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Friday, February 10, 2017
CHL players victims of collusion, lawyers say in Alberta court
CALGARY - Western Hockey League clubs and their parent league colluded to deny their players employee status and fair pay, lawyers in a potential class action suit for the athletes claimed in a Calgary court Wednesday.
In arguing for the right to proceed with a $180-million class action suit, lawyer Steven Barrett said the clubs and the Canadian Hockey League “conspired with each other to ensure the players weren’t properly classified” as employees or paid as employees.
“It’s common to all the players, flowing from the league,” Barrett said.
The legal action targeting the WHL, the Ontario Hockey League and the parent CHL claims the multimillion-dollar businesses failed to properly compensate players even while they pulled in cash from ticket sales, TV rights and corporate sponsorships.
The lawsuit also extends to the QMJHL and all of its clubs, though the Calgary hearings have dealt with unsealing of financial records of the WHL and OHL teams.
Charney Lawyers, the firm fighting the case, says they have more than 400 former and current major junior hockey players registered as interested in forming a class action.
On Tuesday, Alberta Court of Queen’s Bench Judge Robert Hall ordered the unsealing of the 42 WHL and OHL clubs’ financial records, which the players hope will prove their solvency and ability to pay the minimum wage they seek.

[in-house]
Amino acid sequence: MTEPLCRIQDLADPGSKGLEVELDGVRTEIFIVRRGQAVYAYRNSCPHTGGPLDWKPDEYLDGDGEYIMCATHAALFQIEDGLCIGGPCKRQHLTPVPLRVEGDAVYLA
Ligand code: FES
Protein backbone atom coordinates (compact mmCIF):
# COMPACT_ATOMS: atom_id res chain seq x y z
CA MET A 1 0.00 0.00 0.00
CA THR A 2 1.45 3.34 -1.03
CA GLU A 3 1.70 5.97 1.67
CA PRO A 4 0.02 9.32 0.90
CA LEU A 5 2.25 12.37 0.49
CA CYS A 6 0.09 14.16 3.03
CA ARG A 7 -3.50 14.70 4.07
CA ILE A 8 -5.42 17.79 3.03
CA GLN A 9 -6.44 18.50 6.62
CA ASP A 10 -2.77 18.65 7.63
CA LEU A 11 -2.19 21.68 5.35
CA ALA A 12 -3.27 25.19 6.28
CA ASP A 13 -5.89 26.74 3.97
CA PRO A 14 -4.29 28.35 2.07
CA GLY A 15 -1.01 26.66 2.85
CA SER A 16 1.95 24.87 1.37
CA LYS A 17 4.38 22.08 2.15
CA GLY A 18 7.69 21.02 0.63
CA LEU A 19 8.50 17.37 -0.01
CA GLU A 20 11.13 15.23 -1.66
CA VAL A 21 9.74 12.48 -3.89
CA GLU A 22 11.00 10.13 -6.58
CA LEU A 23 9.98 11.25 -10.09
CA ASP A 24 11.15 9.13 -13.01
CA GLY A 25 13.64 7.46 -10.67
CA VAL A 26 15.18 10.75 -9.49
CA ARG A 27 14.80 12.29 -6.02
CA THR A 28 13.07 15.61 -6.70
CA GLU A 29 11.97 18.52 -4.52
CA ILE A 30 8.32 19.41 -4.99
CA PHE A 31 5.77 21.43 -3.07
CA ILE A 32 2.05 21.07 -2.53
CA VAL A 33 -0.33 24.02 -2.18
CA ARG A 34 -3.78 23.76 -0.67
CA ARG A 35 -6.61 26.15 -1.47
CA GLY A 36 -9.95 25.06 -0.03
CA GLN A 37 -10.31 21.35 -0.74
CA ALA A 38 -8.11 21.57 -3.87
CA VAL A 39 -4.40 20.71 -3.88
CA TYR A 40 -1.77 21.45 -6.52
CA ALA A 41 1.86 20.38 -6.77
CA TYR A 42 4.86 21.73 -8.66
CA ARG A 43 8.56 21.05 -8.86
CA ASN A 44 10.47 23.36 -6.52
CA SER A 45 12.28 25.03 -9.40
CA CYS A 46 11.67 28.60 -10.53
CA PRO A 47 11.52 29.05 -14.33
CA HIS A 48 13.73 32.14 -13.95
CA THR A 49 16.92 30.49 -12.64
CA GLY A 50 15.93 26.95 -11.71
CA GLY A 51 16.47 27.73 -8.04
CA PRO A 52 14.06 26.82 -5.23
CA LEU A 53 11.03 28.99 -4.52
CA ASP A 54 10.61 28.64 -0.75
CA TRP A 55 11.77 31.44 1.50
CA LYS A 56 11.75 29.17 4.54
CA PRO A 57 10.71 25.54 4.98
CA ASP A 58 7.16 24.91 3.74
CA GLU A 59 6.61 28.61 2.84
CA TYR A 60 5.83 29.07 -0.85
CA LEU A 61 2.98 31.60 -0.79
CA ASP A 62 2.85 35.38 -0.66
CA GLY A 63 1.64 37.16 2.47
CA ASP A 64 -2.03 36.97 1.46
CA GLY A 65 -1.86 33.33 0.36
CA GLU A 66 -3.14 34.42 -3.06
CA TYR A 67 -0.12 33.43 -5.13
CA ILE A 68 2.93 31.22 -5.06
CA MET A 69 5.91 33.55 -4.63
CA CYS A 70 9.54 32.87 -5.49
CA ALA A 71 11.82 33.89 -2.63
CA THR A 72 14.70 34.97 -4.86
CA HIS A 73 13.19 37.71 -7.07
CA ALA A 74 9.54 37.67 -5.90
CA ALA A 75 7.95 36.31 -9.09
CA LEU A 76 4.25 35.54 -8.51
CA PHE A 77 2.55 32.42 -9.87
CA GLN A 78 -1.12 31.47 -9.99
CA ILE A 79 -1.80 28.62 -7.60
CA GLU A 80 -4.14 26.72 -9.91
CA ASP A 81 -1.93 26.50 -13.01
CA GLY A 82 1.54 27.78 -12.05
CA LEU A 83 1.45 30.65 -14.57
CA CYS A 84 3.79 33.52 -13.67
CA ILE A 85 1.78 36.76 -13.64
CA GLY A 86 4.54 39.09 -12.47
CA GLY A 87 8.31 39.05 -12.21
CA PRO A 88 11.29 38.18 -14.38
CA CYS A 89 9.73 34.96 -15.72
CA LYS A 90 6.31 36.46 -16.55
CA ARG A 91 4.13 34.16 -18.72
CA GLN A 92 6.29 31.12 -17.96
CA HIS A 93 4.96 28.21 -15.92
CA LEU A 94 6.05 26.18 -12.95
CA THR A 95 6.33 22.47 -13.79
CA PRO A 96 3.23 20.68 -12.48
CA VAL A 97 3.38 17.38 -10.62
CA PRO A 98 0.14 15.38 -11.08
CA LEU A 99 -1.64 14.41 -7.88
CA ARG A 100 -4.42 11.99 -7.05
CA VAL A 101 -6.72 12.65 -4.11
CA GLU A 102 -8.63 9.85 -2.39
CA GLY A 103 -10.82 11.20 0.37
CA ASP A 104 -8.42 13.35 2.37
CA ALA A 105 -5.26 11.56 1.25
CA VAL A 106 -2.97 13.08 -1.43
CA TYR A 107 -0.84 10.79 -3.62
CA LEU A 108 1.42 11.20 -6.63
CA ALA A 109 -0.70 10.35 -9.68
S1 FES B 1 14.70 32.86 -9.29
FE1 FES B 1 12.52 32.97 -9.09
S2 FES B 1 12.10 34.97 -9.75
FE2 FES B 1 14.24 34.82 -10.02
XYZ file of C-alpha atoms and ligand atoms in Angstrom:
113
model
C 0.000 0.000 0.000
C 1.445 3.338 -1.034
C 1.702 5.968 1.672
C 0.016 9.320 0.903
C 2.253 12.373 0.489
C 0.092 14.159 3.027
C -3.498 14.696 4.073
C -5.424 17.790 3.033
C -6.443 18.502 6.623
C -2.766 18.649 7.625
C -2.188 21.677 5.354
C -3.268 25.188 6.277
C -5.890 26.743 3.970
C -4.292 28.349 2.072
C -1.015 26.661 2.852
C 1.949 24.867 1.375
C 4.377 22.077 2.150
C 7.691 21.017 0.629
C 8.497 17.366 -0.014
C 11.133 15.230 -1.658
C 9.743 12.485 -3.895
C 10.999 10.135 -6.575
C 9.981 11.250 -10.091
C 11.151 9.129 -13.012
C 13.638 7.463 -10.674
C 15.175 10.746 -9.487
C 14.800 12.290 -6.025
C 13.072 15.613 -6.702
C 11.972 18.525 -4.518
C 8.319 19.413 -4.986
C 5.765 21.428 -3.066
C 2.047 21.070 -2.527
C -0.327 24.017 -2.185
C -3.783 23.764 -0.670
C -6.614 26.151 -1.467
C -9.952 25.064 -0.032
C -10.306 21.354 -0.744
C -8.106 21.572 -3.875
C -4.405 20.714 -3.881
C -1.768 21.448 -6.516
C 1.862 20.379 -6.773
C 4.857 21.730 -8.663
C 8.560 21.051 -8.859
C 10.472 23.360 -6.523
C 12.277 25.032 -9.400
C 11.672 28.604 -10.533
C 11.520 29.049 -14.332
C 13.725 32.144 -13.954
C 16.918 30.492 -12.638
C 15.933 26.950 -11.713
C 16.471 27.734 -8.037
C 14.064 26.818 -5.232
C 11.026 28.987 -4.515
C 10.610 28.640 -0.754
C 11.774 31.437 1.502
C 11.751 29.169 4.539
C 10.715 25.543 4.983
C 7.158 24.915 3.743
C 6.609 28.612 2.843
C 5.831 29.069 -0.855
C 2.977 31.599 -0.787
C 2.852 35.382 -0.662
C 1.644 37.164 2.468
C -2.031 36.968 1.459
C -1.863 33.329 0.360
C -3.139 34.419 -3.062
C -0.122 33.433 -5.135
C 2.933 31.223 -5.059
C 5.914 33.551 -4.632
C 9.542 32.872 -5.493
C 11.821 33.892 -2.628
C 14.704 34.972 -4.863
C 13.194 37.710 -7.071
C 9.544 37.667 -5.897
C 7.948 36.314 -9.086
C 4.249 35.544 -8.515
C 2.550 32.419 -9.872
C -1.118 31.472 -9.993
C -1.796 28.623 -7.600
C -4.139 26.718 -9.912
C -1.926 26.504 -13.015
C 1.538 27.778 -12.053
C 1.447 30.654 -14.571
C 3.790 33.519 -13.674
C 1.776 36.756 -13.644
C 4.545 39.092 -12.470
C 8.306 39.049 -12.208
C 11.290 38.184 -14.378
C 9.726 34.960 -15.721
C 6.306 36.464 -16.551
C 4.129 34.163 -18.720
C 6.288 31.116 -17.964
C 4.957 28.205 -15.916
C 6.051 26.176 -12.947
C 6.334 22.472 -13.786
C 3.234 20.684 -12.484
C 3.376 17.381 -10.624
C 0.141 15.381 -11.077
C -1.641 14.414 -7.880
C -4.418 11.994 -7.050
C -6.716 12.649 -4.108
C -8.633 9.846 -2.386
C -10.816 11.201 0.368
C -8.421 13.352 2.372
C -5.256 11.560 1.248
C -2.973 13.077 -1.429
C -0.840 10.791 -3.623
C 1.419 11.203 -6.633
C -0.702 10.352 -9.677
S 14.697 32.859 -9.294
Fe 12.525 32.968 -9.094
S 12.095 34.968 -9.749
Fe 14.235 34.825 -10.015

The CHL says a third of the teams in the WHL and OHL lose money. The leagues spend millions on player scholarships while preparing them for the NHL, and a minimum wage would bankrupt some clubs, the CHL says.
Some ex-players say they were paid stipends of $60 to $70 a week, a sum they contend is unfair.
Previous litigation suggests the CHL’s players should be considered employees and not student amateurs as claimed by the league, Barrett said Wednesday.
“When the courts look at those contracts, they have no trouble saying they give rise to employment,” he told the court.
“There’s an effective monopoly over this labour ... that’s the league’s control and the clubs’ control over the players.”
One criteria indicating the players are employees deserving of at least a minimum wage is that the teams provide them with hockey equipment, Barrett argued.
Replied Hall: “If the guys show up with their own skates and helmets, they might be independent contractors.”
Ted Charney, the lead counsel for the possible plaintiffs, said a collective sum for damages for players’ back pay could be calculated from the teams’ schedules.
“All of the players would receive at least a base amount and likely wouldn’t look for more,” he said in arguing for allowing a class-action suit to go forward.